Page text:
“When we wish to learn how society is divided up politically, in what its divisions consist and the degree of solidarity that exists between them, it is not through physical inspection and geographical observation that we may come to find this out; such divisions are we can study such political organization, because this law is what determines its nature, just as it determines our domestic and civic relationships. The organisation is no less a form of compulsion”.
According to Durkheim, social facts are ‘external constraints’ that exercise upon individuals, they are expectations that not coming from individuals themselves but that come from the broader social community which socializes its members. Although we might embrace the normative community behaviours and share its values, we are ...view middle of the document...
This essentially means that social facts are ways of controlling individual behaviours that take away individual rights of free choice in a legal sense. As what Durkheim explains, individual experiences social facts as carrying out duties that external to themselves, both in laws and in customs, social acts of being a family member, a friend, a citizen or even a religious believer, there are social facts constituted through behaviours and thoughts that attached to each role. Here, what Durkheim argues further, is that, one social fact for one particular society might be completely different from another society. The standard that differentiates one society from another is ‘the law’ it implements, just like he says, ‘because this law is what determines its nature, just as it determines our domestic and civic relationships’.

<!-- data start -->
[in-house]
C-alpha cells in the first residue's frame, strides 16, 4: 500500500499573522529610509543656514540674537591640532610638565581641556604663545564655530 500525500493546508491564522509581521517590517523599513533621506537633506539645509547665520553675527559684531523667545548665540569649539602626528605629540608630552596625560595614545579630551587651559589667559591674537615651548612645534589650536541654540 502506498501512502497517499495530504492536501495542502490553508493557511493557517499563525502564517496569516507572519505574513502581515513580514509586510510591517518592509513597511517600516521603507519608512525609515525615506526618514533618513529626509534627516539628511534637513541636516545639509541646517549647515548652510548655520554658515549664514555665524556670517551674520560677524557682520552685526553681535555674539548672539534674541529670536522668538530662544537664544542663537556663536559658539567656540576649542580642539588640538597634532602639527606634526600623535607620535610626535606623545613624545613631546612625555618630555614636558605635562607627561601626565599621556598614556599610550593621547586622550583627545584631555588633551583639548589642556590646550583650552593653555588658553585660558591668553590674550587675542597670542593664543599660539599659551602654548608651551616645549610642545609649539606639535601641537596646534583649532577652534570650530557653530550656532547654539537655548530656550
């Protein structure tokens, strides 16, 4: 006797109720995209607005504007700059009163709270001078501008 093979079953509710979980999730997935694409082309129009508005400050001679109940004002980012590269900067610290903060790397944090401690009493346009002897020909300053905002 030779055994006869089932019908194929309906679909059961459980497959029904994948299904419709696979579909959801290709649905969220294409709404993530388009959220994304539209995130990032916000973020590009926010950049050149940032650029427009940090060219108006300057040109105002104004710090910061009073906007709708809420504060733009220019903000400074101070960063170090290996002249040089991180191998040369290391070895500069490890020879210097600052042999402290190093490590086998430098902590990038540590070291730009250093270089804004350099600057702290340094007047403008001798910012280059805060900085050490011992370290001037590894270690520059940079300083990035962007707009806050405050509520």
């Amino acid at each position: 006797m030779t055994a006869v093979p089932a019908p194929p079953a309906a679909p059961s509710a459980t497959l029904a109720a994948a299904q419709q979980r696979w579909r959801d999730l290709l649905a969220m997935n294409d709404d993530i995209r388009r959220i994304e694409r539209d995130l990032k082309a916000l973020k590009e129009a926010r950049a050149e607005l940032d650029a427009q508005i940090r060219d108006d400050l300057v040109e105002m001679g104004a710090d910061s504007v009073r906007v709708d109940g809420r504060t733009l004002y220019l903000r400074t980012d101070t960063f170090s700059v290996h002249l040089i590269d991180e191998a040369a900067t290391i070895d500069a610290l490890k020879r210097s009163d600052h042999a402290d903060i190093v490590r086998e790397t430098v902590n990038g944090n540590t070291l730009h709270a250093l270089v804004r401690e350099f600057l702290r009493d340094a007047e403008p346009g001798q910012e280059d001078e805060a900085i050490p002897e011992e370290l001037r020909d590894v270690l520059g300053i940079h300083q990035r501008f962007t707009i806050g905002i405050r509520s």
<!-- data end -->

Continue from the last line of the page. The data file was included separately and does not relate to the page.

Question: Is this idea of ‘this law is what determines its nature, just as it determines our domestic and civic relationships’ still relevant in contemporary society? Can you think of any examples that best illustrates this idea?
Since Durkheim is known as a positivist, he approaches the society in an empirical sense, which means he looks at things that are directly observed and objectively measured. Therefore, in order to understand his positivist approach, it is important for us to think of some examples that can illustrate his idea, so that we can get a better understanding of it. Australia is a great example of showing how a society being politically divided has nothing to do with its geographical location. Although Australia is located within the Asia pacific region, it sees itself as a member of the western societies; it adopts western systems in areas of education, political system, economic mechanisms etc. it is not the physical setting that matters, but rather ‘the law’ it implements determines what a society or country is in political sense.